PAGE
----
- Acting of Lead Performers
- Acting of Supporting Cast
- Music Score
- Title Sequence
- Historical Importance
- Would You Recommend?
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- Jay Nunnally Allen
A revelation. "The Hunchback of Notre Dame" might be one of the best movies ever made. If called upon to write a narrow list -- the five best movies ever made -- surely this would be on it. Imagine the others: "Taxi Driver"; "Birth of a Nation" -- and include two more -- one by John Waters, and one by Jean Luc Godard! Of course such a list is entirely pointless, but one hopes MY point is made. This film is incredible. Its leads are great. The female is desirable -- how could he not fall in love with her! - and the hunchback is heartbreaking. You want to put him in your pocket! Many have regretted how sudden movies went to sound following the invention of film. There are those who say sound was counterproductive to film's development. Perhaps they're right. Had film's silent life been ten or twenty years longer its language would have been more sophisticated. "The Hunchback of Notre Dame" is what sound film can look like with a silent vocabulary. This combined with the incredible acting is why the film is so amazing.
The Hunchback of Notre Dame
- michael whitty
Yet another classic from 1939, Hollywood's greatest year, "The Hunchback of Notre Dame" centers on a deformed bell ringer, Quasimodo, as he lives at the top of the Notre Dame cathedral and tries his best at helping others despite his deformity. This black-and-white treasure shows Paris in the old days where the difference between rich and poor was more. But this deformed character has his moment of saving others near the end with a great act of heroism and also Thomas Mitchell was a part of all this and he was also in other classics of 1939...."Gone With The Wind", "Mr.Smith Goes To Washington" and "Stagecoach" in which he won an Oscar. How did he get in to so many classics at once? Maybe Quasimodo helped him.
THE HUNCHBACKOF NOTRE DAME
Its easy to see now, why great films (a masterpiece) like this didn't get Oscars in 1939. In my opinion , in 1939 it was a fixed race. The power people in Hollywood at that time, made damn sure, Gone With The Wind swept the Oscars. So many great films that year. They call it Hollywoods golden year. Not to put down G.W.T.W. it was a Great film, but I don't think THE Greatest film of all time. Generations later there still exists a power struggle. I recently saw STAN AND OLLIE and had tears running down my face . It was brilliant. No Oscars? An educated guess. It wasn't made by a big Hollywood Studio.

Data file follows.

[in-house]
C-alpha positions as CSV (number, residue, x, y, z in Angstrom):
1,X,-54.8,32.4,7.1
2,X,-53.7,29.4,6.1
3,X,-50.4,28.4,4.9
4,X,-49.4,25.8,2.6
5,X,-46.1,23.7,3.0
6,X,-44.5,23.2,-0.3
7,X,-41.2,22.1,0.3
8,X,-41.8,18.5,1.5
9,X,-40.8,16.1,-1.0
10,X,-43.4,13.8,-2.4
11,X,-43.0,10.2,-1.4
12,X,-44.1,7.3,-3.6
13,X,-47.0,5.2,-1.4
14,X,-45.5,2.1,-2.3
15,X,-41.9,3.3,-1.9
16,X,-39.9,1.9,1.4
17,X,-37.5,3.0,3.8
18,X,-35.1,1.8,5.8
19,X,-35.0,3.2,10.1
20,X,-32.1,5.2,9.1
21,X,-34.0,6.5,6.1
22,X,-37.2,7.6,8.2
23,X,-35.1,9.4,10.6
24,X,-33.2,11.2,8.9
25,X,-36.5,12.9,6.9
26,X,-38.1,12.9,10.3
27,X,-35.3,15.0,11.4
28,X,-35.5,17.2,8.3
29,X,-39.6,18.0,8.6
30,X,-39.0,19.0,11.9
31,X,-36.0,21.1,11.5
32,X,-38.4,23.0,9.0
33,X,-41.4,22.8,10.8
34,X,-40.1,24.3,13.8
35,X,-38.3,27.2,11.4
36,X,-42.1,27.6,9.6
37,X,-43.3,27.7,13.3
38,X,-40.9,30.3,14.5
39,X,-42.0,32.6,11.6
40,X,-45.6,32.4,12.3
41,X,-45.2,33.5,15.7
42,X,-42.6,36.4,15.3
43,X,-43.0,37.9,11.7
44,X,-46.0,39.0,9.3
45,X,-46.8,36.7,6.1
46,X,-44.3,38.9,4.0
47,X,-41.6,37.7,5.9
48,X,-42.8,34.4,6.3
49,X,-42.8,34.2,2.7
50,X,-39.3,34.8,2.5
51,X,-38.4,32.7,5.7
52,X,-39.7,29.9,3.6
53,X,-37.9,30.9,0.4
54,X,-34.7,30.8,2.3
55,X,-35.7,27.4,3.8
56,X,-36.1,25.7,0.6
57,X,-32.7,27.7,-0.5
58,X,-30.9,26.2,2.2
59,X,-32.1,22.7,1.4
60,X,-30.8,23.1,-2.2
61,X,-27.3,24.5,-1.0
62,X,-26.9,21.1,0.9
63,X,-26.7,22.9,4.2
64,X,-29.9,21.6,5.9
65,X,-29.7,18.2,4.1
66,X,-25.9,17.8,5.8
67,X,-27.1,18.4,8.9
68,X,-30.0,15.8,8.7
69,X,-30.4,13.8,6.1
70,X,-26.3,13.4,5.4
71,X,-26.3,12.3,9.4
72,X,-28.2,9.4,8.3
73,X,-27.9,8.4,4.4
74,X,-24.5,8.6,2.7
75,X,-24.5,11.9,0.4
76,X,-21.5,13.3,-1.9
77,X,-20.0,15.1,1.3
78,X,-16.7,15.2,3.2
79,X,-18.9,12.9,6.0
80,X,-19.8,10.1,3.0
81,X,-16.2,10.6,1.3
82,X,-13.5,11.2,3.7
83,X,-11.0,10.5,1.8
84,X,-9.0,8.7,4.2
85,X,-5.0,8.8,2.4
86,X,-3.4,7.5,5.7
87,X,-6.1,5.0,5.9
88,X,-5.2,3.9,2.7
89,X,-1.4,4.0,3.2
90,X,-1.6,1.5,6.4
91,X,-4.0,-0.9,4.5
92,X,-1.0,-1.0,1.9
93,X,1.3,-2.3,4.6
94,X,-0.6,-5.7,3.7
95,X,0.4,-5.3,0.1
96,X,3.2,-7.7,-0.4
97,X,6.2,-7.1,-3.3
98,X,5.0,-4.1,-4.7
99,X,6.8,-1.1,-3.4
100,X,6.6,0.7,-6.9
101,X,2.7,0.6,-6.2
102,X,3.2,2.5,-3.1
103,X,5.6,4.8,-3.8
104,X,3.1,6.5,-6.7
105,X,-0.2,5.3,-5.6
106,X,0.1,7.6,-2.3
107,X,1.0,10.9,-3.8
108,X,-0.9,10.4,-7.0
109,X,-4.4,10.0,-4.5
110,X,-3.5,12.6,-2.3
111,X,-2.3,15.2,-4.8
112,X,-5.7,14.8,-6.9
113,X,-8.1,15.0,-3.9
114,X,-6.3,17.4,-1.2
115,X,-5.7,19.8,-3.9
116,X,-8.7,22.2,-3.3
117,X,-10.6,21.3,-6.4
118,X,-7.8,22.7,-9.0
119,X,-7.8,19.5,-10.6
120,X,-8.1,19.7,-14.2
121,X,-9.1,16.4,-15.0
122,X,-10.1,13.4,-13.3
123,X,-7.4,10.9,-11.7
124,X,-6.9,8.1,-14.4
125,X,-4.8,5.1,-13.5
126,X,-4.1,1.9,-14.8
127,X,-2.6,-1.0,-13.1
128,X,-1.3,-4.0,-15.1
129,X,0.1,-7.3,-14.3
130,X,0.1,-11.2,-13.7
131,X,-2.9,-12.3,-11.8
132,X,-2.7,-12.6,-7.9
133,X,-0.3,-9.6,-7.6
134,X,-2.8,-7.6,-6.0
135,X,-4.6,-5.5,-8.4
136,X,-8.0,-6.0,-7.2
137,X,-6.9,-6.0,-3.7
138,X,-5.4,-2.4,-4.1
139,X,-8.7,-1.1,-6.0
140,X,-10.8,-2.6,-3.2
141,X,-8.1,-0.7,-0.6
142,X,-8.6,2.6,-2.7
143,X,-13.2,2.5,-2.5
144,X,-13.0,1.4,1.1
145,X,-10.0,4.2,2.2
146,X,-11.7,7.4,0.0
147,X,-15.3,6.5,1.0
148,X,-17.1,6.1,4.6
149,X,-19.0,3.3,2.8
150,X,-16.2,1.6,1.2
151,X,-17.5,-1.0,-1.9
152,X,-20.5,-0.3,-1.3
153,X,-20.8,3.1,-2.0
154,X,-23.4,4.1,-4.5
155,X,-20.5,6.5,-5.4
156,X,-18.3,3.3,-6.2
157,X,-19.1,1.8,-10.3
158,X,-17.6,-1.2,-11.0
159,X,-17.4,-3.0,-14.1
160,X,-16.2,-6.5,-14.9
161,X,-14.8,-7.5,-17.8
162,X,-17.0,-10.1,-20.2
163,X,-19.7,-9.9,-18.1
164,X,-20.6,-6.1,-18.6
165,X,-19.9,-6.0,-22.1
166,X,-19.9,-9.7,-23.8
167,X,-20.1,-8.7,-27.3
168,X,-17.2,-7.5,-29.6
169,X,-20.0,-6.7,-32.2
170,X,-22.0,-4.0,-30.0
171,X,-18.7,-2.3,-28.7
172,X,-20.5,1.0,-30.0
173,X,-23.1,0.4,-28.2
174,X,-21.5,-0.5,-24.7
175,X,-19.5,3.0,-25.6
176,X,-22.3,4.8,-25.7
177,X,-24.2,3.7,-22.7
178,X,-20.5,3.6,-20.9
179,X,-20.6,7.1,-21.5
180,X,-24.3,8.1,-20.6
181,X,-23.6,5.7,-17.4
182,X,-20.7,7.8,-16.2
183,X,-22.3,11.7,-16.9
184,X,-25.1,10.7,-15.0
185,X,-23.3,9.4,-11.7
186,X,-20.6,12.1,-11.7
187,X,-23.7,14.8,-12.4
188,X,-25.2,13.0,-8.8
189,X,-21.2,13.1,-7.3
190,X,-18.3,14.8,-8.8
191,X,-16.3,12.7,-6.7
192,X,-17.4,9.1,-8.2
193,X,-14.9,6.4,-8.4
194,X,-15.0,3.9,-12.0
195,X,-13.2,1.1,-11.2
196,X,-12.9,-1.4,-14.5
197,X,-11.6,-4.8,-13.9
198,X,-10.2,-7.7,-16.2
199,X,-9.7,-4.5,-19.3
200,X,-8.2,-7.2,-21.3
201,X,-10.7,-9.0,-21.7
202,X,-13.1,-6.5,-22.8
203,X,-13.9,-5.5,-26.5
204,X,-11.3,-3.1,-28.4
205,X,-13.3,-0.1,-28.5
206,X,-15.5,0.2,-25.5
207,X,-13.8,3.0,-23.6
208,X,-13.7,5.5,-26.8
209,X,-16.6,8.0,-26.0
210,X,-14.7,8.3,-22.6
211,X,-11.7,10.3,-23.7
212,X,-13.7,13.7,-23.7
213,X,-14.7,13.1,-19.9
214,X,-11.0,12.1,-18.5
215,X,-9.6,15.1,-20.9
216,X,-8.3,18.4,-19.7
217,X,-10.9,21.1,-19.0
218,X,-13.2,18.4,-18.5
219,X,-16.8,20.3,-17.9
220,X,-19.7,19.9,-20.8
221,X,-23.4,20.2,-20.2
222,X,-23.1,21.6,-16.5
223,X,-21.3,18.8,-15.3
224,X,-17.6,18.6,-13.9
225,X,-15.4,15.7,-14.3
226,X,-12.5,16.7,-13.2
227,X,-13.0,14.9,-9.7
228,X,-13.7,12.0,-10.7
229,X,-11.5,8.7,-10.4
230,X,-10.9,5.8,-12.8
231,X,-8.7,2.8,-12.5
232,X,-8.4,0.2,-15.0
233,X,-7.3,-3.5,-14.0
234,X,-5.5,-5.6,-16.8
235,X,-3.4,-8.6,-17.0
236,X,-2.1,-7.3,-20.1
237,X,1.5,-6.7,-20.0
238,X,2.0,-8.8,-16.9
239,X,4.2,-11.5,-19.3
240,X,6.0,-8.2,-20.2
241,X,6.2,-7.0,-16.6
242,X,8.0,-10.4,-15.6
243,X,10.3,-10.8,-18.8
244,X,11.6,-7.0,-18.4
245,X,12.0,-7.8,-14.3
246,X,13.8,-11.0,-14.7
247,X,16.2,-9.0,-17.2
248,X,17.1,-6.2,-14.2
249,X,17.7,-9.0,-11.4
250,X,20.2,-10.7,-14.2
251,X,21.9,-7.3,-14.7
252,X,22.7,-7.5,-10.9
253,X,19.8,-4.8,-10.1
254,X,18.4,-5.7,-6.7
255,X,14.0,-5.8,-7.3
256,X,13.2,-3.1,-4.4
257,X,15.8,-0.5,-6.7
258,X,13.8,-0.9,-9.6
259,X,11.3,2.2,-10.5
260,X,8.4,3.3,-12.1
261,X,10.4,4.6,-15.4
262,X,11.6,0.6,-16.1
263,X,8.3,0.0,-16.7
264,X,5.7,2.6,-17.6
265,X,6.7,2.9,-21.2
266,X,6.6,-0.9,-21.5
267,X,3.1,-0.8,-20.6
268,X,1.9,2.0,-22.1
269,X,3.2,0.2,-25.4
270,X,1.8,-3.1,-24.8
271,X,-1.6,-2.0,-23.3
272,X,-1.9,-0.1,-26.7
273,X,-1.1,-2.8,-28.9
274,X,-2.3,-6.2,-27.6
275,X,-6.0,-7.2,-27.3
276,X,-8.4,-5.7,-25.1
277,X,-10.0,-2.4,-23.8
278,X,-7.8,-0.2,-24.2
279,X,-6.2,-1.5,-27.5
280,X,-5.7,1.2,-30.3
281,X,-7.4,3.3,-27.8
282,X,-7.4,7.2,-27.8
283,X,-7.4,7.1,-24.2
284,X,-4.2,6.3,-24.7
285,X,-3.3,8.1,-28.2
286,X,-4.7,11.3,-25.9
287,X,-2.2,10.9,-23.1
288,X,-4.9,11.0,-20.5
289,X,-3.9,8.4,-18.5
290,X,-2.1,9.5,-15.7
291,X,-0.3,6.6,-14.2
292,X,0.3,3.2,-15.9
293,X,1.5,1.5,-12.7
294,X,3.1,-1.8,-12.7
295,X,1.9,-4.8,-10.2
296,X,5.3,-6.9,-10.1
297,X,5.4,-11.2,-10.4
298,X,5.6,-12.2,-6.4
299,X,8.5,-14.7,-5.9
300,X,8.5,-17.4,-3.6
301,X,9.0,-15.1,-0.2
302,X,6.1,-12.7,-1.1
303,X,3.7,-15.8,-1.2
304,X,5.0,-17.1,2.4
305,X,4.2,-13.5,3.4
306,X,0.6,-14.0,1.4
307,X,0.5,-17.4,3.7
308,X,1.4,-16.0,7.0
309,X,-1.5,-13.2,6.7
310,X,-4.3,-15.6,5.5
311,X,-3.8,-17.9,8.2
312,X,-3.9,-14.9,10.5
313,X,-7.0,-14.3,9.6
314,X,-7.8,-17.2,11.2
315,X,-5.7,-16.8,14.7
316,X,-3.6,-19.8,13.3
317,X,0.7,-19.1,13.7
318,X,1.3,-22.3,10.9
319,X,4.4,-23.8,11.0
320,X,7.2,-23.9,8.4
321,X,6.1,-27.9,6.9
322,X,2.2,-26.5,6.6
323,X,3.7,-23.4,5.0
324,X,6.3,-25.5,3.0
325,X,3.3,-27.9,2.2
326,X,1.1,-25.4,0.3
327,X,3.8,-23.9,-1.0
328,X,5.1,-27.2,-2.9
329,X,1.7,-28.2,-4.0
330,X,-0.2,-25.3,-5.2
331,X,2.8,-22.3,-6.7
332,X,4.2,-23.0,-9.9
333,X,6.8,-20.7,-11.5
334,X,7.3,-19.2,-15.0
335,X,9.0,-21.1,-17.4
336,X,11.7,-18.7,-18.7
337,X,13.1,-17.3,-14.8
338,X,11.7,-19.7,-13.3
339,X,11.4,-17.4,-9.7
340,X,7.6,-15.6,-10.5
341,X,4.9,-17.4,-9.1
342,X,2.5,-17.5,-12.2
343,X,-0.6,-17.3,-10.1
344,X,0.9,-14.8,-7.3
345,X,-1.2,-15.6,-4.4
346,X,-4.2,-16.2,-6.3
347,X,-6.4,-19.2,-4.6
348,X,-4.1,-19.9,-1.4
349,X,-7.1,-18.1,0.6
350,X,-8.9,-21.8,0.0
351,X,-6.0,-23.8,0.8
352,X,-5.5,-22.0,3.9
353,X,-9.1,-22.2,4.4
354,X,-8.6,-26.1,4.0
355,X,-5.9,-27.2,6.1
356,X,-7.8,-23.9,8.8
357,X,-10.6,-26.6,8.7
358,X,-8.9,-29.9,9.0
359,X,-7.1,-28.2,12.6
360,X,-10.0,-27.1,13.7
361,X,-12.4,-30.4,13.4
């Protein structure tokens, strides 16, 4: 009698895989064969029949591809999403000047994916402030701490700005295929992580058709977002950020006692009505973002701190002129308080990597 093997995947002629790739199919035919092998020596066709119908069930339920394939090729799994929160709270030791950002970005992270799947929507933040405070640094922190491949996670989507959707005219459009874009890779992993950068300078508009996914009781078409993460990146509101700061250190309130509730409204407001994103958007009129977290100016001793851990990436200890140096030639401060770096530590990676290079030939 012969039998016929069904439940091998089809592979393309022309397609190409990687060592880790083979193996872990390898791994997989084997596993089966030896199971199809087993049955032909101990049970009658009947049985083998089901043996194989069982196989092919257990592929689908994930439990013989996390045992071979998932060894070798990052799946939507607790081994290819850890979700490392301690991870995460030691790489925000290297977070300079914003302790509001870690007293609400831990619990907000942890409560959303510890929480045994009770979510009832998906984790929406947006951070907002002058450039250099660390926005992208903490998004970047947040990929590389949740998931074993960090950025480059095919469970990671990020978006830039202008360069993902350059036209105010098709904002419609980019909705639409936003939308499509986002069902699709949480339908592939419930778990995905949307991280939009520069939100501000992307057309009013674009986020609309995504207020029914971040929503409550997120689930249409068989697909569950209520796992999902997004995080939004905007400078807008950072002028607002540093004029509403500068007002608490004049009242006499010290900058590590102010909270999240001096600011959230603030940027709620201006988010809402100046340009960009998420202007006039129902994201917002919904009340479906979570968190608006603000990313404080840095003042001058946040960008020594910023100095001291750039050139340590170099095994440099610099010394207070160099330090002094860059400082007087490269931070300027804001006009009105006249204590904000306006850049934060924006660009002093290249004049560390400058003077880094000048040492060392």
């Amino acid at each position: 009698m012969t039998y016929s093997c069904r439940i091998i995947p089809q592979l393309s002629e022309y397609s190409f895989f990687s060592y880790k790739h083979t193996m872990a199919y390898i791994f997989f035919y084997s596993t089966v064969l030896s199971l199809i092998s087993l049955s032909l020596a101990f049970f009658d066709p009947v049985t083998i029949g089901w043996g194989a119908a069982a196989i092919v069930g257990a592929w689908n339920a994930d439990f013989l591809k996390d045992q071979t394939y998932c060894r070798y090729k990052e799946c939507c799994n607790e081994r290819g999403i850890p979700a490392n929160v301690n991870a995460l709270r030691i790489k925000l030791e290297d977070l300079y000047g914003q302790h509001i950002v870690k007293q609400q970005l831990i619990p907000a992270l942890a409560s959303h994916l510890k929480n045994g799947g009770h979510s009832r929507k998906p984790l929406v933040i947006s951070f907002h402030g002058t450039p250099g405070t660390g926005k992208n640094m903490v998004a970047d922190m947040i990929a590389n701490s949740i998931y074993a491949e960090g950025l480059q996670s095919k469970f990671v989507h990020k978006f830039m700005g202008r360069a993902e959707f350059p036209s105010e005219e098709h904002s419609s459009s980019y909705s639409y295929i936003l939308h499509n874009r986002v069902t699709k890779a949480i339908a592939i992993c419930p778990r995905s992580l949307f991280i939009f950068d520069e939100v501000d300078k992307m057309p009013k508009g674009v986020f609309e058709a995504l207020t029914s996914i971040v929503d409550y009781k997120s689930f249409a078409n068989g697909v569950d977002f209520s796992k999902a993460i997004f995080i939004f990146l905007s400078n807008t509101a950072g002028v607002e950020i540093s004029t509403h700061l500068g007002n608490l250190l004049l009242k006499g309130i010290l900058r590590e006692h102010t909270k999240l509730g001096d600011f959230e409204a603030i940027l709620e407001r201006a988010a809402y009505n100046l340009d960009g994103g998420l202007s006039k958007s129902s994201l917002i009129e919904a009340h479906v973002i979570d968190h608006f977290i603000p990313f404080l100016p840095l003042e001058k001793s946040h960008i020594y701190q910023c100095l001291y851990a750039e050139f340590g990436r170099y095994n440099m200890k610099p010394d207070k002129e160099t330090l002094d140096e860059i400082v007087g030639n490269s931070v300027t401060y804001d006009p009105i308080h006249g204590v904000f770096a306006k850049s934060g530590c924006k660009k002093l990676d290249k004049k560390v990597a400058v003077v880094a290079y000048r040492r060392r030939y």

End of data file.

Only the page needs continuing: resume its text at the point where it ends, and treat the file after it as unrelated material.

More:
in no duh news..
people who kill and get killed for no good reason..an emotionally unbalanced man who goes after a woman like he is a 1980s hockey mask wearing crazy..this is perhaps the classiest horror movie you may ever see. the male lead was lights out in his performance. he walked the balance beam between monster and human being with depth ..longing.. flaws.. fear.. mercy and compassion mixed with grave humor and defiant nature. that is a full day for anyone. he did that in a makeup job any man or woman in the business would envy. the persons or person who did that work should have an award named in their honor. the lead acting talent should have had the academy award given to him one month after his performance to save time. the fact he never got that award makes me say this to the academy.. get out. stuff like this is why the movie industry is so special.